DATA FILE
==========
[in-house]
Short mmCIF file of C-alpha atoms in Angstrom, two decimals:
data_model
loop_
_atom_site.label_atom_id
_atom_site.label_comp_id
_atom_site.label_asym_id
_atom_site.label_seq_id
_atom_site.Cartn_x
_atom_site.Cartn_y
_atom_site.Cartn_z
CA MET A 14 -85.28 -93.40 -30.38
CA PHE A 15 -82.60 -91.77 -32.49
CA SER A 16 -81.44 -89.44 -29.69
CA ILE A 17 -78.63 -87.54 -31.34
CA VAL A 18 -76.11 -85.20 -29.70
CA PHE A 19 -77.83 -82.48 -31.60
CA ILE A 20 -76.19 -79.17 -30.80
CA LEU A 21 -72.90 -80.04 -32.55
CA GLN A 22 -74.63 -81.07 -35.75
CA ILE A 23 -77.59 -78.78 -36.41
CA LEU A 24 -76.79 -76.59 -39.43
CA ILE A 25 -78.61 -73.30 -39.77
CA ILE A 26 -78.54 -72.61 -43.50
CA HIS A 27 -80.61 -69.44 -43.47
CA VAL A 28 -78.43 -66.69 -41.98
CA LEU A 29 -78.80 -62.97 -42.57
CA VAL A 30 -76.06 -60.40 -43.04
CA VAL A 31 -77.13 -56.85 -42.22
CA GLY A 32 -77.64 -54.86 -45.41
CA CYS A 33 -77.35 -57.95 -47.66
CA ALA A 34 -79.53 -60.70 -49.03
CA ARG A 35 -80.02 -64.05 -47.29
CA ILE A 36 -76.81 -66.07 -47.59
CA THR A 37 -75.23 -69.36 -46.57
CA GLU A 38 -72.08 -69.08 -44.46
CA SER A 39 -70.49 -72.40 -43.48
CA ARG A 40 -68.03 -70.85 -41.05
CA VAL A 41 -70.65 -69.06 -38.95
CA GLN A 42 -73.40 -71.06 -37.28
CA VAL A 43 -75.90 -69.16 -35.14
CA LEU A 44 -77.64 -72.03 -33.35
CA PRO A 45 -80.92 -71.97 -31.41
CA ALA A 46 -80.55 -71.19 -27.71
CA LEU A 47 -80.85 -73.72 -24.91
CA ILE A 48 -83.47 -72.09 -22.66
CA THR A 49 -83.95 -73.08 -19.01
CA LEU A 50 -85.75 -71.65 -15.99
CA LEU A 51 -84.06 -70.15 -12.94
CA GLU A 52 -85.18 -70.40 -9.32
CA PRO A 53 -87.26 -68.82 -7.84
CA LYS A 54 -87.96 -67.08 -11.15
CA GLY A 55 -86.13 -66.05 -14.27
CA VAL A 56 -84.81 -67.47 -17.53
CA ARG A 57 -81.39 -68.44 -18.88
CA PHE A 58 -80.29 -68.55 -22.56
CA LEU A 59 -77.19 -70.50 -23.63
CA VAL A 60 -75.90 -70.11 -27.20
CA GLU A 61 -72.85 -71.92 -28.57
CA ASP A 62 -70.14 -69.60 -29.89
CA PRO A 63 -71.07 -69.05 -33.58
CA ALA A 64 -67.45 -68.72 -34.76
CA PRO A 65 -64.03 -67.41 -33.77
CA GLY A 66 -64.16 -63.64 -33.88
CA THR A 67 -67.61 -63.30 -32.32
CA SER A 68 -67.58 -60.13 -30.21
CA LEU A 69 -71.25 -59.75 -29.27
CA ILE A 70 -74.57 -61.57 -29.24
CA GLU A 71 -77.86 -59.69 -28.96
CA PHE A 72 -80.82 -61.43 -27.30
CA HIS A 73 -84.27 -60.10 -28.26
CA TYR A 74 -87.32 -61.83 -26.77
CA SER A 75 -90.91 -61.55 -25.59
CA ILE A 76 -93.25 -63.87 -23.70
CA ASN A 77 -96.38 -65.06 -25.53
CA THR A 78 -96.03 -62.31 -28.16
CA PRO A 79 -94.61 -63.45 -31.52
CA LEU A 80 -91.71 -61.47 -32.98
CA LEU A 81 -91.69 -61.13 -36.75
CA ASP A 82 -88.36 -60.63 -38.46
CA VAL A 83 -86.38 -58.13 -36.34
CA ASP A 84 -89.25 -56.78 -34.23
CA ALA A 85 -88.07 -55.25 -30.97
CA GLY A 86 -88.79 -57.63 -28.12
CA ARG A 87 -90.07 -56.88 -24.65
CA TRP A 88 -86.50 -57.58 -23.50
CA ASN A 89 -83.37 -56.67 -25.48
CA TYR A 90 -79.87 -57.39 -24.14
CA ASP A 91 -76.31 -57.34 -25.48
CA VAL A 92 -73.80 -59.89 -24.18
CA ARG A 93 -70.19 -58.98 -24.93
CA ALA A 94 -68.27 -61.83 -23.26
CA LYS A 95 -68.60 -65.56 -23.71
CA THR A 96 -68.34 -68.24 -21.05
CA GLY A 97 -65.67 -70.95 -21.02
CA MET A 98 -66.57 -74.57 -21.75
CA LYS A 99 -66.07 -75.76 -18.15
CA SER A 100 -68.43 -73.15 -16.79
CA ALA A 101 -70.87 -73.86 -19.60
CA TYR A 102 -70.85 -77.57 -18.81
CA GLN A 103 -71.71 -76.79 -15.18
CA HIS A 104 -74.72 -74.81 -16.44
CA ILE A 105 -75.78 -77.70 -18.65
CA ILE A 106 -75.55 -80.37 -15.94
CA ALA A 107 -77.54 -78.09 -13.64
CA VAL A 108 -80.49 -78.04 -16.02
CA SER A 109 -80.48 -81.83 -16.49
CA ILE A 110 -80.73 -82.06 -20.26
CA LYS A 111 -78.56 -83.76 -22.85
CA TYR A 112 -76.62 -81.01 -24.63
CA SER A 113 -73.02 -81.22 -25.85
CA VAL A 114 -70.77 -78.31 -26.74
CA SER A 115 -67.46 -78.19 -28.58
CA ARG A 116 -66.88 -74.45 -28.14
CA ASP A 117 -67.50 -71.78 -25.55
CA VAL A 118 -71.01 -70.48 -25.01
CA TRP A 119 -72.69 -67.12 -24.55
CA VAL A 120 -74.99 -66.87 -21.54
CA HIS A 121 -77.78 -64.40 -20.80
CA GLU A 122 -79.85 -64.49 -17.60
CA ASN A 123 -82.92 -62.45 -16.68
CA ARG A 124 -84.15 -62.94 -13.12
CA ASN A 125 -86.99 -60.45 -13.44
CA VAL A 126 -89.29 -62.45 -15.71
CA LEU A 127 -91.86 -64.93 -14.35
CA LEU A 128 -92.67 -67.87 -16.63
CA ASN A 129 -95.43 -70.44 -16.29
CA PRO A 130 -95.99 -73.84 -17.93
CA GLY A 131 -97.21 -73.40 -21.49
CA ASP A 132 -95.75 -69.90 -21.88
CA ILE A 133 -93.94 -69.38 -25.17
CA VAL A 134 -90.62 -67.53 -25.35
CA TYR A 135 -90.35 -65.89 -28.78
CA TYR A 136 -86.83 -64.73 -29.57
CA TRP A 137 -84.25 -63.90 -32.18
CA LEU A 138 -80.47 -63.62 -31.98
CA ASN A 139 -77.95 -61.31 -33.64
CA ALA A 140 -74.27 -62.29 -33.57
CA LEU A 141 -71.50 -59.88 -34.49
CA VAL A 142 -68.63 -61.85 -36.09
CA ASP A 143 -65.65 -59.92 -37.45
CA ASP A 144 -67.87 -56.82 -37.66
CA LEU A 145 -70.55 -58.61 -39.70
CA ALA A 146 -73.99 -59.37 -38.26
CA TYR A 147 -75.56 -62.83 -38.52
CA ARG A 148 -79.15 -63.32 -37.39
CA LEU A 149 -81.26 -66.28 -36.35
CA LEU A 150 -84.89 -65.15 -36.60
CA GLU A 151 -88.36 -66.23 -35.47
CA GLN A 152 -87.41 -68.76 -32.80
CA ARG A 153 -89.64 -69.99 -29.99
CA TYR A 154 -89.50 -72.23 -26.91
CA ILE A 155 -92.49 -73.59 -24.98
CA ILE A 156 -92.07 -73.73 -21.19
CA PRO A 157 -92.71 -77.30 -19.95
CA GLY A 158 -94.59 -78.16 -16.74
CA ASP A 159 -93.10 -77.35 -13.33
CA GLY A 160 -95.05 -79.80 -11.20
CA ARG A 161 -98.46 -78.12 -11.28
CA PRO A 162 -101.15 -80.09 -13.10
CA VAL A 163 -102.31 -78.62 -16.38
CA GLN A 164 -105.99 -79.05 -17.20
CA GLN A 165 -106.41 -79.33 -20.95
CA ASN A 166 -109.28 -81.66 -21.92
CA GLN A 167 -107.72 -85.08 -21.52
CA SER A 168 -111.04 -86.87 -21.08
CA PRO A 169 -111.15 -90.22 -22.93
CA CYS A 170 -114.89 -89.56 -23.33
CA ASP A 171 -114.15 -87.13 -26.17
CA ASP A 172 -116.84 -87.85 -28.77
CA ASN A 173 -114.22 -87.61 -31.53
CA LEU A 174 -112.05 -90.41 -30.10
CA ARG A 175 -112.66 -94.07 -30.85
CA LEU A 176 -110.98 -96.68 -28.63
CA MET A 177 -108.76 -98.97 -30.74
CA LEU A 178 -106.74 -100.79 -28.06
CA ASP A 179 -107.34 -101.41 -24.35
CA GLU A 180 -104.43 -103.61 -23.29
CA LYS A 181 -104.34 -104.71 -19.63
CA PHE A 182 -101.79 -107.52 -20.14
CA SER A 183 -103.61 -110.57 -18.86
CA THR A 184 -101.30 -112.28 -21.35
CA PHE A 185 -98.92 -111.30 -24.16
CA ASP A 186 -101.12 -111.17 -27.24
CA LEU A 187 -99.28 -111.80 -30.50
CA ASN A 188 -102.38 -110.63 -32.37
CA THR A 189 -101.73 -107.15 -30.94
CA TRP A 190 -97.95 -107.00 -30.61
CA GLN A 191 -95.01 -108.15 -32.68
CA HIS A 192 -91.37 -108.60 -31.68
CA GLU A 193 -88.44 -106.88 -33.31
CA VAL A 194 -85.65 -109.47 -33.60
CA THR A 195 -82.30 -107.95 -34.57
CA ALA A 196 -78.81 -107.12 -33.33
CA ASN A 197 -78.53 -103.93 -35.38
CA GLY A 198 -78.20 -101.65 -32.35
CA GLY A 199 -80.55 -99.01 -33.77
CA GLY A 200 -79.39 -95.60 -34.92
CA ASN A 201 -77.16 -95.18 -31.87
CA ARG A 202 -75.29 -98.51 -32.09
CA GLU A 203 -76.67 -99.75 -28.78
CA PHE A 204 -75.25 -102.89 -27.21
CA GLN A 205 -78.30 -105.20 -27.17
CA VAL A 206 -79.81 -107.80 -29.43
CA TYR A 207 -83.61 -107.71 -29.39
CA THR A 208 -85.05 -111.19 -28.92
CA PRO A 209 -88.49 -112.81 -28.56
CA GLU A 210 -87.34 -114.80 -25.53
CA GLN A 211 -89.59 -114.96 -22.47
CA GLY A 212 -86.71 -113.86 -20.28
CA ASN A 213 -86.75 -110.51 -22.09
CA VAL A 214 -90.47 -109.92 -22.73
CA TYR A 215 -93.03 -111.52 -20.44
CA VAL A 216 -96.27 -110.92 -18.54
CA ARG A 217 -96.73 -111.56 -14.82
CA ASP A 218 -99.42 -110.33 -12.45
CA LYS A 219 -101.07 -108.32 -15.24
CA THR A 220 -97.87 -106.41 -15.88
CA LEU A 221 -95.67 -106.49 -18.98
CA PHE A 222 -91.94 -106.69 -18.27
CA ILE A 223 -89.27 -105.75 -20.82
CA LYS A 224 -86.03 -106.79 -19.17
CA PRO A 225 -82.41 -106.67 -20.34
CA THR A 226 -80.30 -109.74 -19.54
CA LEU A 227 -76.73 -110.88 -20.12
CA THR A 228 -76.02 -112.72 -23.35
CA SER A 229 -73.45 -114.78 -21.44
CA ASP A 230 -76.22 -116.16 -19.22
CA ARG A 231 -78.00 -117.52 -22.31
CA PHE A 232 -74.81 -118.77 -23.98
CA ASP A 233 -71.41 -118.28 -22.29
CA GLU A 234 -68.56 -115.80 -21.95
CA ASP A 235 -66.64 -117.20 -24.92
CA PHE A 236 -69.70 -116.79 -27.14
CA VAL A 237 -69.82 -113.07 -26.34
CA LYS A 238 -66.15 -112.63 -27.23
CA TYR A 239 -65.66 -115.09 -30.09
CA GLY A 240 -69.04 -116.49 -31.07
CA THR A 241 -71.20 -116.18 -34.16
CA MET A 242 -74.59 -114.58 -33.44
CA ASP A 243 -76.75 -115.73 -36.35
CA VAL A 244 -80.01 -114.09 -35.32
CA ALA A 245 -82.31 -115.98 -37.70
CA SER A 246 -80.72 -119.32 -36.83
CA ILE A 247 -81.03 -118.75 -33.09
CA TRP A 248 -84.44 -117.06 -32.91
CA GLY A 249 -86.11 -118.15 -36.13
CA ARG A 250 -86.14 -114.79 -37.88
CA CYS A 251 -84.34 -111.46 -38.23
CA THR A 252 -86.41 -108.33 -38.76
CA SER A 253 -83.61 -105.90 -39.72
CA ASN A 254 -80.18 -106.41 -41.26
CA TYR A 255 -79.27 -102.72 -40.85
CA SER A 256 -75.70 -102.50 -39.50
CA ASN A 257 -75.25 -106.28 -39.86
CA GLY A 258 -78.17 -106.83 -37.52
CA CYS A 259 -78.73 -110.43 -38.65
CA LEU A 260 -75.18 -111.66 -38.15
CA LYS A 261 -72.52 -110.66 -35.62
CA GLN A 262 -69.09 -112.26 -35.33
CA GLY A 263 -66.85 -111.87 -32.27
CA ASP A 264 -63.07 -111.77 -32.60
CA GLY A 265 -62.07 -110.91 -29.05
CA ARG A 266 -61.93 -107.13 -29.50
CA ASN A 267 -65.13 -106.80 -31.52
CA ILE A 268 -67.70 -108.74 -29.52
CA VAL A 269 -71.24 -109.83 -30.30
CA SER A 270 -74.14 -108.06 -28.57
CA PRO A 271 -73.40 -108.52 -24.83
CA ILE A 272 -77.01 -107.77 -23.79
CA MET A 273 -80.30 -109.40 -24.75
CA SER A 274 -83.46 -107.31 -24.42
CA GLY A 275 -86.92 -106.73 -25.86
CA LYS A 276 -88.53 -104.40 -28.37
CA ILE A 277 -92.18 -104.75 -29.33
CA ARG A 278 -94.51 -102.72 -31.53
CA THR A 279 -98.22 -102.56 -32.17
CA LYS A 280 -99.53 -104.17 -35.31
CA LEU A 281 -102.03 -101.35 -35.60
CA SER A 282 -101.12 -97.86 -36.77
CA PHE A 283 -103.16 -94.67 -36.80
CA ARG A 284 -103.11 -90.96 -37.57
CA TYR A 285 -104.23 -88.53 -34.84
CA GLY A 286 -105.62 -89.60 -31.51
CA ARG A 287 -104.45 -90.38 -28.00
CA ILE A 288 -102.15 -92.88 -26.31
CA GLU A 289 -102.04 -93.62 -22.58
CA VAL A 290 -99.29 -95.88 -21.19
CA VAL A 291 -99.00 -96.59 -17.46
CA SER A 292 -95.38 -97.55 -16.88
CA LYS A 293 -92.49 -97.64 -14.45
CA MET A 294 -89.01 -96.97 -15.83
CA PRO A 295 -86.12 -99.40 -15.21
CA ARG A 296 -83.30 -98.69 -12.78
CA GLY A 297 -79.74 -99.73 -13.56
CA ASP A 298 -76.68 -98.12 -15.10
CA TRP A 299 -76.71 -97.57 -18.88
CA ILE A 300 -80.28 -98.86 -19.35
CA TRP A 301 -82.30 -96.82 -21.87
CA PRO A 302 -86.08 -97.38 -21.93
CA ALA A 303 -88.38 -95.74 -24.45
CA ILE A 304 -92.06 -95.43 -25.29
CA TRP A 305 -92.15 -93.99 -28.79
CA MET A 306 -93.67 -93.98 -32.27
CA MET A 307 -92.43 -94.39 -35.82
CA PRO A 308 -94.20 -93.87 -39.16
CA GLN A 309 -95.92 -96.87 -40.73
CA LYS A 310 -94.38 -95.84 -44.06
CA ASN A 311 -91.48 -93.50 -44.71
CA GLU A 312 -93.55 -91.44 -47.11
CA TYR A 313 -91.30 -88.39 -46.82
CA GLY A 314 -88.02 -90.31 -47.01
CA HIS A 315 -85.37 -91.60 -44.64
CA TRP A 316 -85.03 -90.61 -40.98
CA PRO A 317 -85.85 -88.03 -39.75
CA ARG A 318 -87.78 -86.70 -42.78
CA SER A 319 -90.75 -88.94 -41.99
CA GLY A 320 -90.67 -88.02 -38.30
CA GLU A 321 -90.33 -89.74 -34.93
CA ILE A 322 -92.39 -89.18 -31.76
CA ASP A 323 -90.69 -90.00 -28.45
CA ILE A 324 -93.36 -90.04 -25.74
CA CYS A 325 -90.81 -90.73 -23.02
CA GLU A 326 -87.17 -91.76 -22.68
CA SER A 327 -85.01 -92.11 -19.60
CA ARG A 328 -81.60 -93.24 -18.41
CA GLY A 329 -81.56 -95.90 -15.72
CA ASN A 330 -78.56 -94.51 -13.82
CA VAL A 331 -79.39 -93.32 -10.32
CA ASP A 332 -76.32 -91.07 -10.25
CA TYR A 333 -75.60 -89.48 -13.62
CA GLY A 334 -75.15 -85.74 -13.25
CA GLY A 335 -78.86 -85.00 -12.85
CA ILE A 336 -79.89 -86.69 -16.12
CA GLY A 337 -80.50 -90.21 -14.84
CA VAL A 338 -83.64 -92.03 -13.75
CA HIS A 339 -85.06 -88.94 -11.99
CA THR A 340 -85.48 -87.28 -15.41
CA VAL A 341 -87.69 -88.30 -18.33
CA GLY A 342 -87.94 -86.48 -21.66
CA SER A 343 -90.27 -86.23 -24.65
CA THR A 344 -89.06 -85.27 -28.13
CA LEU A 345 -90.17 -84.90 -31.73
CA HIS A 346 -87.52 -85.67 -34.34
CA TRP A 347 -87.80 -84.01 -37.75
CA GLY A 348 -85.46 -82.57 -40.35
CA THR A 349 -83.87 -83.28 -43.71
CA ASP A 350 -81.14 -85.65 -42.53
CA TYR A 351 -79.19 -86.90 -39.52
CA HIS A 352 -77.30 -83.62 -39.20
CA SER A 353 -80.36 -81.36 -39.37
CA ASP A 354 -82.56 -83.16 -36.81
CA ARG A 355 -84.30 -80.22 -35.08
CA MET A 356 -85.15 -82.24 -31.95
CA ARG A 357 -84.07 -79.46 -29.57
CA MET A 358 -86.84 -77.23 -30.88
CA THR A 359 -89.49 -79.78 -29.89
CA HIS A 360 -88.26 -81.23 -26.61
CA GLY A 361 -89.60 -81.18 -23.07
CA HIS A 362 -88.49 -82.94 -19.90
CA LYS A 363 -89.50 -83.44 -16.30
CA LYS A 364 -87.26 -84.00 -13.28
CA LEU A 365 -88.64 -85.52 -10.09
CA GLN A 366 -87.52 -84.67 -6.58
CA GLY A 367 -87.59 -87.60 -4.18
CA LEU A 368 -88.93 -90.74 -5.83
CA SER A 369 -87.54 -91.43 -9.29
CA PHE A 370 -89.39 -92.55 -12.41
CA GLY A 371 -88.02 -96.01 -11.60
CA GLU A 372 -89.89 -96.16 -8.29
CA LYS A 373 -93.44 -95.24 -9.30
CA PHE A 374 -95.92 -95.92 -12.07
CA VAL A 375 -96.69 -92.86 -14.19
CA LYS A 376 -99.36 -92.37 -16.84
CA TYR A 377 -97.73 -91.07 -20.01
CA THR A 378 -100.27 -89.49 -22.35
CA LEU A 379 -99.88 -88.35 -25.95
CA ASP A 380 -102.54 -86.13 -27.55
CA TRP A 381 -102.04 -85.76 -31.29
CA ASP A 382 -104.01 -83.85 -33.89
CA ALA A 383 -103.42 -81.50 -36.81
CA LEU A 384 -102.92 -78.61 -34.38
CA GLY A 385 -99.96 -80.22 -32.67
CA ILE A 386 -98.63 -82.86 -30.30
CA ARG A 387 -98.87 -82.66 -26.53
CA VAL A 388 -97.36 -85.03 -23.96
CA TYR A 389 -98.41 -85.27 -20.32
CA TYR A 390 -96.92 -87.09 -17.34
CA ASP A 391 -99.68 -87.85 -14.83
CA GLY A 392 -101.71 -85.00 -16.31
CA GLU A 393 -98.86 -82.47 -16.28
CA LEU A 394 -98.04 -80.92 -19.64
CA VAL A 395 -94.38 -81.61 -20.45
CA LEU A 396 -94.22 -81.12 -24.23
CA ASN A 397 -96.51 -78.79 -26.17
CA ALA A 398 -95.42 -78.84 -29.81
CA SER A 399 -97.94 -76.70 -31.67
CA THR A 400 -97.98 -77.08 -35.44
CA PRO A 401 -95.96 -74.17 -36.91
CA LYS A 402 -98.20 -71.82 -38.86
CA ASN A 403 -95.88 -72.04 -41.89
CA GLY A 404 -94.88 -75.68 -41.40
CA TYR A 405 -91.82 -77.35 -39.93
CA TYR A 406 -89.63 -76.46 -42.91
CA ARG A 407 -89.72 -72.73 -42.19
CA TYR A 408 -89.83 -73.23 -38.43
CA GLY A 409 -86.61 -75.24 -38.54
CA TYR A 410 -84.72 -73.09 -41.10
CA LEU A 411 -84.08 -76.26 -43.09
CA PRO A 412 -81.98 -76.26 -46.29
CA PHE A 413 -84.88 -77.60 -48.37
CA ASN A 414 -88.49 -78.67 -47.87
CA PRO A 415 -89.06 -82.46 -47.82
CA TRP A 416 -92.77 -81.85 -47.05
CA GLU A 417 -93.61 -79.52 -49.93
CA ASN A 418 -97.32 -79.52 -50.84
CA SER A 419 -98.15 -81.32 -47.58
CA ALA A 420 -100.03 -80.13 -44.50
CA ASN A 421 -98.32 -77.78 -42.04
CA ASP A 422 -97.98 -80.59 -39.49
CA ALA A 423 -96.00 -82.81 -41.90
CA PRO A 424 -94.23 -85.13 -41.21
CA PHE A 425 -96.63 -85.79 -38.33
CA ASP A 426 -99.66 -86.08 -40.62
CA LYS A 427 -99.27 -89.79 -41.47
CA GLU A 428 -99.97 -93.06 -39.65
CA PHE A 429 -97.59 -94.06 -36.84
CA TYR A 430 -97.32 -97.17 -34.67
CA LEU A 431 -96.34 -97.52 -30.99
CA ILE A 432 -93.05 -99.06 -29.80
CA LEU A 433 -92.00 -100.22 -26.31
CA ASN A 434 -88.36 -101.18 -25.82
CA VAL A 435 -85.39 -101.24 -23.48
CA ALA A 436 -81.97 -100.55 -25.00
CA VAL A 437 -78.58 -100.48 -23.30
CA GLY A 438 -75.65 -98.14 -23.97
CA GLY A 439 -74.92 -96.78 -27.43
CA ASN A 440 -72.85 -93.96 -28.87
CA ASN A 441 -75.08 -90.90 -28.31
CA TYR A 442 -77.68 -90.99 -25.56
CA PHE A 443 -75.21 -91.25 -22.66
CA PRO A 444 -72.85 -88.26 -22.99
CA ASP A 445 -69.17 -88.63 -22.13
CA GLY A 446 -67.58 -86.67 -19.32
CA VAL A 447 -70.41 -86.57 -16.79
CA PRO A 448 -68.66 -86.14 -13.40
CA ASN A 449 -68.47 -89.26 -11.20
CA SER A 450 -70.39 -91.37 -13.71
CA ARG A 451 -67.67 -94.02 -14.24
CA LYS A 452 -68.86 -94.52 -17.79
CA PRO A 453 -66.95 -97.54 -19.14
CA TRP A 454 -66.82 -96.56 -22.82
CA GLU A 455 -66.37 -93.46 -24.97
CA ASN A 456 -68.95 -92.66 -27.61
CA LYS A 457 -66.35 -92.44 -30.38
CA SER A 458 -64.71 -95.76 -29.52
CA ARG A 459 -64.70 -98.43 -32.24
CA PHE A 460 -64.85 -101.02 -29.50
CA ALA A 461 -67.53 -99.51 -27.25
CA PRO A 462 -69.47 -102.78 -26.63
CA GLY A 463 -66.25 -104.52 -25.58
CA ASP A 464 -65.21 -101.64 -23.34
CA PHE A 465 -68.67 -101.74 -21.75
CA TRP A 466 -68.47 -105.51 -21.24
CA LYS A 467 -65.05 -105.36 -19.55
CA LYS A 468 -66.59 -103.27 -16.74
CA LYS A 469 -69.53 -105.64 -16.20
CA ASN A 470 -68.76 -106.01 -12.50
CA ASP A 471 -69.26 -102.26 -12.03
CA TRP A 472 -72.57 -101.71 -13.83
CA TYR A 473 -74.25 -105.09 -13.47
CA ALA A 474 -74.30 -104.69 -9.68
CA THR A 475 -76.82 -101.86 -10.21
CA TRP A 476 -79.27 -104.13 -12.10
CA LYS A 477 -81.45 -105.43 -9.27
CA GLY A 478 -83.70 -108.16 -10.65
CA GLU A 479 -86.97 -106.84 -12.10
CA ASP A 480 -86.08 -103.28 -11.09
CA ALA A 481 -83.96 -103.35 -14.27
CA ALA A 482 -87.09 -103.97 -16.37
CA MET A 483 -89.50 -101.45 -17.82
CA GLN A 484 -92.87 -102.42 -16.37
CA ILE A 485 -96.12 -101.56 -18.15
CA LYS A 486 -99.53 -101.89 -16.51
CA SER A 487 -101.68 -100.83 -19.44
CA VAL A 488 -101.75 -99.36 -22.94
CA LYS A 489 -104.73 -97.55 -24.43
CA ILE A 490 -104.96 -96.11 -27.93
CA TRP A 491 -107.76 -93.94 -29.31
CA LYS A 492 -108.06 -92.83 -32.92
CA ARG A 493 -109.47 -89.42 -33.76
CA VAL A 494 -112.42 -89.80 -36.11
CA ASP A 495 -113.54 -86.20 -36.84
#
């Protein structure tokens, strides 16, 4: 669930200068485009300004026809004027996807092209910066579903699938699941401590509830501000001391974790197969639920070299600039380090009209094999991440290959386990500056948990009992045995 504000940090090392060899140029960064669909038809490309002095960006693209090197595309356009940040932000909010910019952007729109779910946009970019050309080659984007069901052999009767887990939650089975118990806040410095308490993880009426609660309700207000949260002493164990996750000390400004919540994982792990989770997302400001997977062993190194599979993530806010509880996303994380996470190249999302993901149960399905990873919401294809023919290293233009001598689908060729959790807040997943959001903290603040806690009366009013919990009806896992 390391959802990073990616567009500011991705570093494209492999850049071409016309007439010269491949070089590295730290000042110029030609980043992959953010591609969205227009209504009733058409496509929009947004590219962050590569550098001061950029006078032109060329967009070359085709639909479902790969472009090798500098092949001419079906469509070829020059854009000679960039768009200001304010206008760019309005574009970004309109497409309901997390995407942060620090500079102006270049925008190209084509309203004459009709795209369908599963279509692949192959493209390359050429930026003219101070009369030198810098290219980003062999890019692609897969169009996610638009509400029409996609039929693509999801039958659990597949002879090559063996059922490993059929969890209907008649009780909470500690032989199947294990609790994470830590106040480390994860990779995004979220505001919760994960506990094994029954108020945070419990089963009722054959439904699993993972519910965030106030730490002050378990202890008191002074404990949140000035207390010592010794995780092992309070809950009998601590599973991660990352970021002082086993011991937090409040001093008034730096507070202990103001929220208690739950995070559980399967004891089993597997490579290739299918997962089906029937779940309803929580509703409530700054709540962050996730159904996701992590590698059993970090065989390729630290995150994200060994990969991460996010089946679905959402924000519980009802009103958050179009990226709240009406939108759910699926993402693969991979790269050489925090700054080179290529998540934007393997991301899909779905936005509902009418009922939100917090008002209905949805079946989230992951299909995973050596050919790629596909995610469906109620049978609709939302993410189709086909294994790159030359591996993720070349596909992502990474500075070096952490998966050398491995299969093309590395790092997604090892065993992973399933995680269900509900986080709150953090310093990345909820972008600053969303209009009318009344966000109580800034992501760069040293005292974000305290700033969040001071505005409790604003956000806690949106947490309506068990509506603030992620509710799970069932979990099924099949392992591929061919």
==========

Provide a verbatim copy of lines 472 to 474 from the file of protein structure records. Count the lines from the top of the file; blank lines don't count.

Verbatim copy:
CA ALA A 474 -74.30 -104.69 -9.68
CA THR A 475 -76.82 -101.86 -10.21
CA TRP A 476 -79.27 -104.13 -12.10